To facilitate large-scale implementation, the project will transfer all curriculum and teacher support materials to an online dissemination site, develop just-in-time teacher support materials to embed within the curriculum, create an online professional development platform, and conduct professional learning in multiple areas of the state. The project team will then assess the transferability of the STEM-ID curricula and identify teacher outcomes that affect the implementation. They will also examine the generalizability of the curriculum by measuring student outcomes in STEM academic achievement and on social-emotional scales. The project’s research questions consider 1) contextual factors that influence scaling; 2) the fidelity of implementation, curriculum adaptations and sustainability; 3) the effects of professional development on teachers’ engineering self-efficacy and instructional practices; 4) the effect of participation on student academic performance in mathematics and science; 5) the effect of participation on student social-emotional outcomes; and 5) the relationship between the way STEM-ID is implemented and the student outcomes.  To examine the effects of STEM-ID on achievement and achievement growth, the investigators will use a multilevel growth model and mediation analysis to explore if the intervention’s effect on achievement was mediated by students’ engagement, academic self-efficacy, and/or interest in STEM. Additionally, drawing upon Century and Cassata’s Fidelity of Implementation framework (FOI), they will examine the array of factors that influence implementation of the STEM-ID curricula across diverse school settings.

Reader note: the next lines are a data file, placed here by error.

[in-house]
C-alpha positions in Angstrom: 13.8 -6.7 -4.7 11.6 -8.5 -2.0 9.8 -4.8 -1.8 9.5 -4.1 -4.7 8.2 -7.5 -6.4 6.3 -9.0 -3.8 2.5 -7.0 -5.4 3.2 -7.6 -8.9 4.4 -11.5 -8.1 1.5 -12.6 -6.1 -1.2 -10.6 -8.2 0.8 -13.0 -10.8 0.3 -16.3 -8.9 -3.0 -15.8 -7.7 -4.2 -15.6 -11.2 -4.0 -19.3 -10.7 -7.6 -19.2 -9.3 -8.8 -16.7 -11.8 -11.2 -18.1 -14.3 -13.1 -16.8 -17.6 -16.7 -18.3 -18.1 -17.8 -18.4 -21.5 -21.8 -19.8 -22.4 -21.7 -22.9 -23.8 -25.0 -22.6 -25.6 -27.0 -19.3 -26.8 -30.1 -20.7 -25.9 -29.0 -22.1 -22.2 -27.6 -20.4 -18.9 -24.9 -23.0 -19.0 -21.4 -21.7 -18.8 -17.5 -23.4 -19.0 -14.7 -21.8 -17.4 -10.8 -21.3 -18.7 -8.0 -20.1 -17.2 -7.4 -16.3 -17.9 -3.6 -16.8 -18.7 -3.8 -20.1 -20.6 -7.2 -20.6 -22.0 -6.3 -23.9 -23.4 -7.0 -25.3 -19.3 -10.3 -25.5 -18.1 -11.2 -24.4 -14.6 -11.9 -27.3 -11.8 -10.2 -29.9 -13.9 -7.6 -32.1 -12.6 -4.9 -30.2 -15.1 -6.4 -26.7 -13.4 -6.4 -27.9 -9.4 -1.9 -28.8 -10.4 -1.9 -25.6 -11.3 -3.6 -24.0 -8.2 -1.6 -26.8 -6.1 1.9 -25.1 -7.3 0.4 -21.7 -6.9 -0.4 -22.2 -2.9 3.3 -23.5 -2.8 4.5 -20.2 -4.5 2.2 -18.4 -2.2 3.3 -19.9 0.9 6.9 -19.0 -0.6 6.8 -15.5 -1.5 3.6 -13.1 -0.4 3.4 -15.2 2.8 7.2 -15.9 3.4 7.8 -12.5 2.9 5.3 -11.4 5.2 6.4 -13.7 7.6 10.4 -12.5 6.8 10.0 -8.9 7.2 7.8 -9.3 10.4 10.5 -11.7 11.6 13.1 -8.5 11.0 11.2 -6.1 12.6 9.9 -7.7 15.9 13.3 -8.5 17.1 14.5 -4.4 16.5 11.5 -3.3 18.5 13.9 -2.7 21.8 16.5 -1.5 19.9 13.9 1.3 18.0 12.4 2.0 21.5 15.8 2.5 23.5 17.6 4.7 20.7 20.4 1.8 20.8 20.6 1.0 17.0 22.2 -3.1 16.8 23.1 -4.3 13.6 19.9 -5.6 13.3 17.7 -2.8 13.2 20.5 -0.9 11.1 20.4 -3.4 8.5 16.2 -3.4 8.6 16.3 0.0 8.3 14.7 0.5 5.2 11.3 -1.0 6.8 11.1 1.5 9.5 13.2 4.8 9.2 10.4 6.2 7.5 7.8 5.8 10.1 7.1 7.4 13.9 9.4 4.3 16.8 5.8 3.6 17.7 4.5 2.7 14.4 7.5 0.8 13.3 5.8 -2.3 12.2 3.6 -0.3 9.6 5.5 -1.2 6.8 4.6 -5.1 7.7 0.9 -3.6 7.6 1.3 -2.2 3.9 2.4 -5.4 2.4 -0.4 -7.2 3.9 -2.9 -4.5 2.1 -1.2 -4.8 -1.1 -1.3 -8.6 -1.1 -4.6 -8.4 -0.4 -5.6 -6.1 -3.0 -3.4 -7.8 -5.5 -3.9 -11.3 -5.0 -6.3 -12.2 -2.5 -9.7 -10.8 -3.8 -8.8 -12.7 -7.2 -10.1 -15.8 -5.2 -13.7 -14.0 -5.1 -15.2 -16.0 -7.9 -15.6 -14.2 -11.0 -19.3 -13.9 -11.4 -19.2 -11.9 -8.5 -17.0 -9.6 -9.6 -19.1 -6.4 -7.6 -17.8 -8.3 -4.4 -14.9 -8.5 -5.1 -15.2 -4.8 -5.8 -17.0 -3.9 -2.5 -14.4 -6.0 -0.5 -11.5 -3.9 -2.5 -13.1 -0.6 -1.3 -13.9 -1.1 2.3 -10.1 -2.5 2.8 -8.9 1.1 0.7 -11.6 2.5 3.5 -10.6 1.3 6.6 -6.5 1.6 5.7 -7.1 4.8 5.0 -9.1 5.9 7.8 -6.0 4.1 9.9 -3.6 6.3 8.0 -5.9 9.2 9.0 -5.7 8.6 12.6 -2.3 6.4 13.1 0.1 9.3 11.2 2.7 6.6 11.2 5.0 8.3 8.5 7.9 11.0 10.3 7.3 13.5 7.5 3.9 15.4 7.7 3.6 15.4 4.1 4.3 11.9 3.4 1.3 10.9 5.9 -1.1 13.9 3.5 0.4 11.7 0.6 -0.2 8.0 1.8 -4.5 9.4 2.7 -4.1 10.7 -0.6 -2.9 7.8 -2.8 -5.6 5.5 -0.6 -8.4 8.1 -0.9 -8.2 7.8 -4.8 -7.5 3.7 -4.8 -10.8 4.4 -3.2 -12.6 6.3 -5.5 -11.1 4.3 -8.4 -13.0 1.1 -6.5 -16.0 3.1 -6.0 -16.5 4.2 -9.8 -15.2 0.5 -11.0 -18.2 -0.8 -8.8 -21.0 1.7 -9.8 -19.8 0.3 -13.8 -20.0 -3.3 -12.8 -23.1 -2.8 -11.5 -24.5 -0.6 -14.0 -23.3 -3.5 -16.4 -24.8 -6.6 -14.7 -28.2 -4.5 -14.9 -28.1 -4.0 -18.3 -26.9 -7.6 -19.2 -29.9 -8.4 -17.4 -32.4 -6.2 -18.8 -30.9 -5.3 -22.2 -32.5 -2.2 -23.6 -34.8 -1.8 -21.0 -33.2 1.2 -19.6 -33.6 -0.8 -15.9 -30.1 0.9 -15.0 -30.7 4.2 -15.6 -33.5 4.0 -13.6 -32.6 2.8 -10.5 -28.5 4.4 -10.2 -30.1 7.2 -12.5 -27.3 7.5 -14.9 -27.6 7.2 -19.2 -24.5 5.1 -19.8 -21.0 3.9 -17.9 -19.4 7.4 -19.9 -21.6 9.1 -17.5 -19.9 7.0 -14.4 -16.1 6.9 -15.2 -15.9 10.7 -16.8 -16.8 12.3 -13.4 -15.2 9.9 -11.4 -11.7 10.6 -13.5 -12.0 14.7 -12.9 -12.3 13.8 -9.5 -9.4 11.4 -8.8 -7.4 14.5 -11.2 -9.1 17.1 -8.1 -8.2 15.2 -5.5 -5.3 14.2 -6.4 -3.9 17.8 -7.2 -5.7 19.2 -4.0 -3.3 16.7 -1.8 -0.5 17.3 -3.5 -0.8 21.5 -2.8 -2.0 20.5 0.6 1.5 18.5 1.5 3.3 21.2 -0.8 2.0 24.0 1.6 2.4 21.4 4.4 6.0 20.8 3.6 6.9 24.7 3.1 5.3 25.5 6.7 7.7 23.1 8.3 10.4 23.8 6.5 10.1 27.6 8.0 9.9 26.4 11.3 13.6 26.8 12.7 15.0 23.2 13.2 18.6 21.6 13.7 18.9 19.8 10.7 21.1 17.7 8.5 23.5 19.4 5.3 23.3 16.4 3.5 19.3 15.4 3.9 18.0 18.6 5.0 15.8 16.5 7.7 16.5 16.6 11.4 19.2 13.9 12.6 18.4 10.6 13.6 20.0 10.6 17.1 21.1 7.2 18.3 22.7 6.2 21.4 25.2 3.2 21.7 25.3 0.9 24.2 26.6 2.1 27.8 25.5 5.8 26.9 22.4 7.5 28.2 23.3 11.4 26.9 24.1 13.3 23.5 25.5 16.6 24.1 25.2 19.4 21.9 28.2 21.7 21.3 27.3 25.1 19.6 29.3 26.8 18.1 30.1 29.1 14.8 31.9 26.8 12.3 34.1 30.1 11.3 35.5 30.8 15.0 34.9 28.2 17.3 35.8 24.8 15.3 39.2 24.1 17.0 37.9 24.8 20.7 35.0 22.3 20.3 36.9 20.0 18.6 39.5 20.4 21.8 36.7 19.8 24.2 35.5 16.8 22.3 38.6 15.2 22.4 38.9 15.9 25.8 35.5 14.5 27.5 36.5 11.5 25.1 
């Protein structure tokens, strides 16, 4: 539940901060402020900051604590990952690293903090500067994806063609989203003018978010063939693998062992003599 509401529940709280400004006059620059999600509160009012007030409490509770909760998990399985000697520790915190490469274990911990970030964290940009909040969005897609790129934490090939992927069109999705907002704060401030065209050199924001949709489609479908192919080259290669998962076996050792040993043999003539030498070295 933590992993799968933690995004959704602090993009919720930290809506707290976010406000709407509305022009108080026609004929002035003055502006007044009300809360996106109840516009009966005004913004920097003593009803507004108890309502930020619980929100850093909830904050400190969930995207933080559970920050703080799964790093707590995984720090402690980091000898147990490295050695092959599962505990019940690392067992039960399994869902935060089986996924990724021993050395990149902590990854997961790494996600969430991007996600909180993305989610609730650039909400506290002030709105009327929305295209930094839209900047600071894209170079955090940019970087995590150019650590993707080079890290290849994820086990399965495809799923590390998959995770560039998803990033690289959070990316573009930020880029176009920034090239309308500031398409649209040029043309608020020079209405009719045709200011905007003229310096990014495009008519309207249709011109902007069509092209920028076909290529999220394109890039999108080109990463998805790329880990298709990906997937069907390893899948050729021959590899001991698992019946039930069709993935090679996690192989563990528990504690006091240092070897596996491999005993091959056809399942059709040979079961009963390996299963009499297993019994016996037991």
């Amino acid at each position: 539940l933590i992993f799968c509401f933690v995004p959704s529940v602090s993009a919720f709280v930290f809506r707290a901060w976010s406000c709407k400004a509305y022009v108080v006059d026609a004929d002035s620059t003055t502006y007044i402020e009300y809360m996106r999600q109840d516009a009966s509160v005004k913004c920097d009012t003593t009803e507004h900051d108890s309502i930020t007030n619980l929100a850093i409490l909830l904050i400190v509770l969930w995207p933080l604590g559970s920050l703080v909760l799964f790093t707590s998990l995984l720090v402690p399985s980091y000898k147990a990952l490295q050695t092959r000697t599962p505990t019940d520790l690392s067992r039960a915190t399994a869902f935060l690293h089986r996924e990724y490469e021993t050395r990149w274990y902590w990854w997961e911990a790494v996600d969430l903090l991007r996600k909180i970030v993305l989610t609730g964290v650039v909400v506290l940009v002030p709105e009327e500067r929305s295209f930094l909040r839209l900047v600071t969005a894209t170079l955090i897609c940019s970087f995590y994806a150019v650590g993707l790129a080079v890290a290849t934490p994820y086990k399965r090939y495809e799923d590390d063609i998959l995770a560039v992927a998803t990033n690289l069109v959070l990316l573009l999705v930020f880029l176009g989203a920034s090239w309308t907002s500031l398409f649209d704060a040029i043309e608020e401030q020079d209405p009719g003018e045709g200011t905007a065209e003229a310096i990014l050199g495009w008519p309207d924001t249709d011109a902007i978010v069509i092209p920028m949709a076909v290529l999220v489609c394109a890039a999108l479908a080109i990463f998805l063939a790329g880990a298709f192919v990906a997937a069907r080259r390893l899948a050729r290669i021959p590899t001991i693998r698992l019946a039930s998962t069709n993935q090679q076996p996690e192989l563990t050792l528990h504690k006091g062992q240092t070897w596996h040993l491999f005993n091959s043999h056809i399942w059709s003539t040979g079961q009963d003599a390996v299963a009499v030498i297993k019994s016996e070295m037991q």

Building Insights through Observation: Researching Arts-based Methods for Teaching and Learning with Data

This project will use visualizations from an easily accessible tool from NOAA, Science On a Sphere, to help students develop critical thinking skills and practices required to effectively make meaning from authentic scientific data. The project will use arts-based pedagogies for observing, analyzing, and critiquing visual features of data visualizations to build an understanding of what the data reveal. The project will work with middle school science teachers to develop tools for STEM educators to use these data visualizations effectively.

Lead Organization(s): 
Award Number: 
2101310
Funding Period: 
Thu, 07/01/2021 to Mon, 06/30/2025
Full Description: